VMware Cloud Director Object Storage Extension 2.1 introduces storage policies for tenants who use the Cloudian platform.

A storage policy is a set of rules that define how data can be managed and distributed within the organization. VMware Cloud Director Object Storage Extension offers a default storage policy. In addition, you can create custom storage policies if your tenants use the Cloudian platform. Tenants can then apply these policies when creating buckets and objects. Use storage policies to protect your data and to avoid data losses if any type of failure occurs. Storage policies make your data highly available.

Based on the number of data centers in your environment, different data protection methods are available to select from when creating the storage policy. In VMware Cloud Director Object Storage Extension, there are three distribution methods, also called distribution schemes.
  • Replication
  • Erasure Coding Across Data Centers
  • Replicated Erasure Coding
Replication

Replication is the process in which data is copied to multiple locations. The system creates a configurable number of copies of each data object, and each copy is stored on a different node. There is no limitation of the data centers that can be used. Replication within a single data center or replication across multiple data centers are both supported, if the number of copies is not greater than the number of the nodes. When creating a replication storage policy, you should always specify at least two copies.

For example, with 4x replication, 4 copies of each object are created, and each copy is stored on a different node. This can be done within a single data center, or across multiple data centers.

Figure 1. Replication within a single data center

The diagram illustrates the replication method within a single data center - an object is copied four times, and each copy is stored on a different node within a single data center.
Figure 2. Replication across multiple data centers

The diagram illustrates the replication method across multiple data centers - an object is copied four times, and each copy is stored on a different node across multiple data centers.
Erasure Coding Across Data Centers

Erasure coding breaks data into a configurable number of data fragments, known as the "k" value, plus a configurable number of parity fragments - the "m" value. The fragments are distributed across a set of storage systems, with each fragment stored on a different node. Choosing the right configuration for you, depends on how many nodes you have in your data center. A minimum of three data centers and six nodes is required.

When you access an object, it is reassembled using the stored fragments. If a data or parity fragment is lost or corrupted, the object can be decoded from any "k" number of fragments and the object remains readable even if a "m" number of nodes are unavailable.

The diagram shows an object divided into eight fragments, each stored on a different node in three data centers.

Figure 3. Erasure coding across data centers

The diagram shows the erasure coding method - an object divided into eight fragments, each stored on a different node in three data centers.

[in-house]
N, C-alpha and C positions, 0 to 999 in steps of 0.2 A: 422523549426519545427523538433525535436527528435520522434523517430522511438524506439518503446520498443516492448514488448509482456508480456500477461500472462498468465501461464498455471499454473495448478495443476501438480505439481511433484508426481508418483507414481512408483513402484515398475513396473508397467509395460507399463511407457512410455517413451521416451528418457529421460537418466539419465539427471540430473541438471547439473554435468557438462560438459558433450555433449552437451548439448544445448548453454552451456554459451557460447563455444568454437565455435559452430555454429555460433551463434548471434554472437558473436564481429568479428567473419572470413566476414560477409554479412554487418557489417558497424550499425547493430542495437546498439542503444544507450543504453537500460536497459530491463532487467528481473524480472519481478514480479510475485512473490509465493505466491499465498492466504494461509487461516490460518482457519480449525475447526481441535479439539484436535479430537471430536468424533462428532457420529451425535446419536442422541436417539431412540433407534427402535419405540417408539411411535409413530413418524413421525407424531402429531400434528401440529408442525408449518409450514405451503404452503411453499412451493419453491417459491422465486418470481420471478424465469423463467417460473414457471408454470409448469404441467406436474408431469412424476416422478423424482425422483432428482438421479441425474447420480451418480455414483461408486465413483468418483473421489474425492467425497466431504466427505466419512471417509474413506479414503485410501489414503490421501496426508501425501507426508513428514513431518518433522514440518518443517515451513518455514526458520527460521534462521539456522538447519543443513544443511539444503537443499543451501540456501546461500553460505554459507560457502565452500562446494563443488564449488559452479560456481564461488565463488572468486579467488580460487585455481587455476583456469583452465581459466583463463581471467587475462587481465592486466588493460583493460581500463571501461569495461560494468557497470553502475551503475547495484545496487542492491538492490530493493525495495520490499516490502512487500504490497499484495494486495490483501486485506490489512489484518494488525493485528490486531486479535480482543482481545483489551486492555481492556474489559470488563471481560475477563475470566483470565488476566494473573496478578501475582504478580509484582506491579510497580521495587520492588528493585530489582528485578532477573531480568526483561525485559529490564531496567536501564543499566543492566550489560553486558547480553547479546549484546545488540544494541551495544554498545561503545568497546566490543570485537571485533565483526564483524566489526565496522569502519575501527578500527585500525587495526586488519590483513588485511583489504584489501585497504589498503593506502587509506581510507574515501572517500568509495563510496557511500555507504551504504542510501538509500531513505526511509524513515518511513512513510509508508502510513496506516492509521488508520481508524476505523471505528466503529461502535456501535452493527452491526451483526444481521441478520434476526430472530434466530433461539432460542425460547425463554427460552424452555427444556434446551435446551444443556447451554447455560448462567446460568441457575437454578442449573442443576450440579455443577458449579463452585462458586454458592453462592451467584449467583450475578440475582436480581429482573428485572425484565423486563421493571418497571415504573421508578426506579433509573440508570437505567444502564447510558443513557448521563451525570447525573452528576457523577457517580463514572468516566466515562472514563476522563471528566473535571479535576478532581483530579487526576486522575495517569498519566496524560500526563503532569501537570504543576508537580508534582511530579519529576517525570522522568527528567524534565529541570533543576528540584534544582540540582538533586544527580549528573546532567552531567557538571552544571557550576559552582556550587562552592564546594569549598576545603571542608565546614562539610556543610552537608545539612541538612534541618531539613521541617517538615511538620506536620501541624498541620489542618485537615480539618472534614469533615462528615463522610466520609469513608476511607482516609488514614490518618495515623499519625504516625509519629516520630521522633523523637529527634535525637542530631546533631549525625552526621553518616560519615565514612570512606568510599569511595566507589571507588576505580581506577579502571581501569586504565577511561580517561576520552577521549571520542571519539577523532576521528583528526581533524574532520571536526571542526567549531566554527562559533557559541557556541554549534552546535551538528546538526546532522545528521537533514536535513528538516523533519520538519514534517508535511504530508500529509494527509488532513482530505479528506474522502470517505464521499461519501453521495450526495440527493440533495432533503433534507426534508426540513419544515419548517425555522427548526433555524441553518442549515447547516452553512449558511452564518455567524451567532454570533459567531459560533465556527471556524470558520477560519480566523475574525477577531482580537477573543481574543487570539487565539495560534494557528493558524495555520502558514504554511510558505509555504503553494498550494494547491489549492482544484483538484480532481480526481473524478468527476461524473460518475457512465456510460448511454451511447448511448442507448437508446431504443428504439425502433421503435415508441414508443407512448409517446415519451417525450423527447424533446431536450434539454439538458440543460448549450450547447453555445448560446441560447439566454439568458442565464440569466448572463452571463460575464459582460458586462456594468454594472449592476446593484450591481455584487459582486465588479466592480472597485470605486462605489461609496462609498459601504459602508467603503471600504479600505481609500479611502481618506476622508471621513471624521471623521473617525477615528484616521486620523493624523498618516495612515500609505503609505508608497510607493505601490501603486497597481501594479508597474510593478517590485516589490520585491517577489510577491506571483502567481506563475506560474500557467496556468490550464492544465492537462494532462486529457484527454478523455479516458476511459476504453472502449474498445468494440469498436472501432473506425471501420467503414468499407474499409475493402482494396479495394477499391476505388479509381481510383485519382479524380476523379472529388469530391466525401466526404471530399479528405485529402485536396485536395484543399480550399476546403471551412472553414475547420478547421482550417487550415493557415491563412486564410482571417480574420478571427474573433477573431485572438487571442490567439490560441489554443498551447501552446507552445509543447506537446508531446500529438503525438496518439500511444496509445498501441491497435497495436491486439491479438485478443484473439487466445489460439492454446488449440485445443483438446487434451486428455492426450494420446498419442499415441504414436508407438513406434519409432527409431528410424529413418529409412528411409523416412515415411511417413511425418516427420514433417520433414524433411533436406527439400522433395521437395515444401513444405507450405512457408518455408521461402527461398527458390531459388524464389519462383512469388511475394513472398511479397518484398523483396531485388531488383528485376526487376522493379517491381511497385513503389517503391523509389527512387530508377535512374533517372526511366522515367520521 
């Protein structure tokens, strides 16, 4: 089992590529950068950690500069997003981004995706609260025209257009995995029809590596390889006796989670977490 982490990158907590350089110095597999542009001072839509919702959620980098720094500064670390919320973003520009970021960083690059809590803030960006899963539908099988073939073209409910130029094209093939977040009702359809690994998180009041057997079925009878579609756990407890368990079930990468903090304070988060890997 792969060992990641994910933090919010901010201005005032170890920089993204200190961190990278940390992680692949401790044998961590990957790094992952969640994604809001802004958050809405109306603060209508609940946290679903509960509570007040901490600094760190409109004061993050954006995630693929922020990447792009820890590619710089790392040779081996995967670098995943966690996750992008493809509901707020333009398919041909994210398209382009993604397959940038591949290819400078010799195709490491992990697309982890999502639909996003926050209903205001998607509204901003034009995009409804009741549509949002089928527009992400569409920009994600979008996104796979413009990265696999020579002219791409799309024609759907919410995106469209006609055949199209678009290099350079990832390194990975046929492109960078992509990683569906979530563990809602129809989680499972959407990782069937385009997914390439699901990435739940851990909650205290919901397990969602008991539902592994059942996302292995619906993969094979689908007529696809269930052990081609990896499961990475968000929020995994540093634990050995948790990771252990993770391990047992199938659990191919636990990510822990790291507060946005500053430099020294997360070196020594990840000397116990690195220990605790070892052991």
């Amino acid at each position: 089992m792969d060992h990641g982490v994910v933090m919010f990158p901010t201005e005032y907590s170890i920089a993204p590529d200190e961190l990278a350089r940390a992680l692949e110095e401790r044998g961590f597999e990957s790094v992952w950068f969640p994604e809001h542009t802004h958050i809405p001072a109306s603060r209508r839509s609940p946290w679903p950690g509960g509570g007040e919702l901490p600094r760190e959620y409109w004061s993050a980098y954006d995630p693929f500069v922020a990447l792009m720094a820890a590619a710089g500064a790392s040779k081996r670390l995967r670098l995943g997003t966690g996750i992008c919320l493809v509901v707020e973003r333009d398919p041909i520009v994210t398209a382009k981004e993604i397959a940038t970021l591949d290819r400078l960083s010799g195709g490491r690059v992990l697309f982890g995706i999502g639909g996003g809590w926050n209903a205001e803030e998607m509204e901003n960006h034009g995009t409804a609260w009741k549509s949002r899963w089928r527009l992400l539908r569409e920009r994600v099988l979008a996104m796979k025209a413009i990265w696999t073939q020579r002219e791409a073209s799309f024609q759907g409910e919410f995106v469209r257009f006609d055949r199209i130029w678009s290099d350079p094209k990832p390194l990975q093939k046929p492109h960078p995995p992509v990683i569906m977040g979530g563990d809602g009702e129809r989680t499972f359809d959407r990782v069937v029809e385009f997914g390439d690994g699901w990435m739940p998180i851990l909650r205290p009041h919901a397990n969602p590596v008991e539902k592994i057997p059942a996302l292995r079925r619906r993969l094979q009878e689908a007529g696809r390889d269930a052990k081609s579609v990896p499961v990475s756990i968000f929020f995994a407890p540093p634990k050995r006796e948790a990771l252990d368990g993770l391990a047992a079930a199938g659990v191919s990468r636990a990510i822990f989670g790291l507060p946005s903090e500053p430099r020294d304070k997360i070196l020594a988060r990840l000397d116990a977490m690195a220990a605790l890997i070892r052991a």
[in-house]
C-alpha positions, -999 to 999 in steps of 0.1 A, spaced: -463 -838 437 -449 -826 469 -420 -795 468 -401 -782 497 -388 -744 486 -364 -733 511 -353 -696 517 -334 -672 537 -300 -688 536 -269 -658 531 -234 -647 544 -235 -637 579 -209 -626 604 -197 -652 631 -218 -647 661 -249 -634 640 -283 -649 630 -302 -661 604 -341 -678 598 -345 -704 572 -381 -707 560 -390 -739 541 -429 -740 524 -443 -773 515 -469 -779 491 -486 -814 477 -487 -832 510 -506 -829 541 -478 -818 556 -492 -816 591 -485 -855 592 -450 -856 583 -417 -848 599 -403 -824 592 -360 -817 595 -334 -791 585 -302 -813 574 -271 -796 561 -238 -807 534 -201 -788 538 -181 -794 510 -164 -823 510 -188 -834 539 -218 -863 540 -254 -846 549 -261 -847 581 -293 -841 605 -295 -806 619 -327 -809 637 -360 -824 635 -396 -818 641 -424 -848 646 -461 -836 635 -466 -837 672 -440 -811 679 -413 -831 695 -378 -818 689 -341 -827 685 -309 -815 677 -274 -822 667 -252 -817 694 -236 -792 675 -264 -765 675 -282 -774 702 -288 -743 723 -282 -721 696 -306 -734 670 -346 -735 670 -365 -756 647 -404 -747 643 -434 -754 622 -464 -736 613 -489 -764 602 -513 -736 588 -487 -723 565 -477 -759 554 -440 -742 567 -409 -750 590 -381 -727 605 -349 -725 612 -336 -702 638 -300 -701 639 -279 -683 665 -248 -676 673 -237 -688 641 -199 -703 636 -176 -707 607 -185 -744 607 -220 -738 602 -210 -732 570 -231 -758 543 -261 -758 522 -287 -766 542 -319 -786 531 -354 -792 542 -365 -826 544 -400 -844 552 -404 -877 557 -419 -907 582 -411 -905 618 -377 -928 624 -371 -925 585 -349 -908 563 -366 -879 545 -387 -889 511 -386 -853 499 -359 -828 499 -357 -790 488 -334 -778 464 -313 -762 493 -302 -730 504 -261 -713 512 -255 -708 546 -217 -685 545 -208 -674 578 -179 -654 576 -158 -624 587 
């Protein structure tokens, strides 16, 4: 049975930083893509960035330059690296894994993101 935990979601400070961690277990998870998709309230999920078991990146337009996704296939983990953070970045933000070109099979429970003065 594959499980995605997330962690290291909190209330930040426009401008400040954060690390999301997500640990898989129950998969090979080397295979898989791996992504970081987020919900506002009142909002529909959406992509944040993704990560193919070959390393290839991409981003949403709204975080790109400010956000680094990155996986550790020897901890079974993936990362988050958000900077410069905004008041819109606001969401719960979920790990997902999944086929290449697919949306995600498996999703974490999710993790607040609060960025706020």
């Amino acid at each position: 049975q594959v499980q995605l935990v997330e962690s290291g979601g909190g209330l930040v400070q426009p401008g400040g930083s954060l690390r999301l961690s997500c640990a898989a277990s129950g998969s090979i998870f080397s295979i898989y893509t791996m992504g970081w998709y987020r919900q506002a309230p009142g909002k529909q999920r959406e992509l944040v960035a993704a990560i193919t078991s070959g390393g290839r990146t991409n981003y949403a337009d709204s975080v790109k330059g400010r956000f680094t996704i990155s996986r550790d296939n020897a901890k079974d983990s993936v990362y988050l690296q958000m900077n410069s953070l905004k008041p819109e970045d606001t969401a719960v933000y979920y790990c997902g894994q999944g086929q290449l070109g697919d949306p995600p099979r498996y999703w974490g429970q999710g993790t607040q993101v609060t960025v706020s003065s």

The following table lists the erasure coding "k" + "m" configuration that is currently supported by VMware Cloud Director Object Storage Extension 2.1.
Table 1. Erasure Coding Distribution Configuration
Number of participating data centers Supported "k" + "m" Fragments Distribution
3 5+4 3 fragments per DC
7+5 4 fragments per DC
4 8+4 3 fragments per DC
5 6+4 2 fragments per DC
6 8+4 2 fragments per DC
7+5 2 fragments per DC
7 10+4 2 fragments per DC
8 10+6 2 fragments per DC
9 10+8 2 fragments per DC
Replicated Erasure Coding
Replicated erasure coding is a distribution method that falls between the replication and erasure coding methods. The system creates copies, or replicas, of the data object. The number of copies must be equal to the number of data centers selected. Each copy is then broken into fragments, the same way the erasure coding method works, and the fragments are distributed within a single data center, or across multiple data centers.

When you have only one data center available, the replicated erasure coding method works the same as erasure coding. The data object is split into fragments, which are then distributed within the data center, each on a separate node.

Figure 4. Replicated erasure coding within a single data center

The diagram illustrates the replicated erasure coding within a single data center - an object is broken into eight fragments, and each fragment is stored on a different node within a single data center.

When you select replicated erasure coding across multiple data centers as your preferred distribution method, copies of the data object are created first - three copies for three data centers. Each copy is then broken into fragments, which are then distributed across the data centers, each on a separate node.

Figure 5. Replicated erasure coding across multiple data centers

The diagram illustrates the replicated erasure coding across multiple data centers - an object is broken into eight fragments, and each fragment is stored on a different node across multiple data centers.

The following table lists the replicated erasure coding "k" + "m" configuration that is currently supported by VMware Cloud Director Object Storage Extension 2.1.

Table 2. Replicated Erasure Coding Distribution Configuration
Supported "k" + "m" configuration
4+2
6+2
8+2
9+3
12+4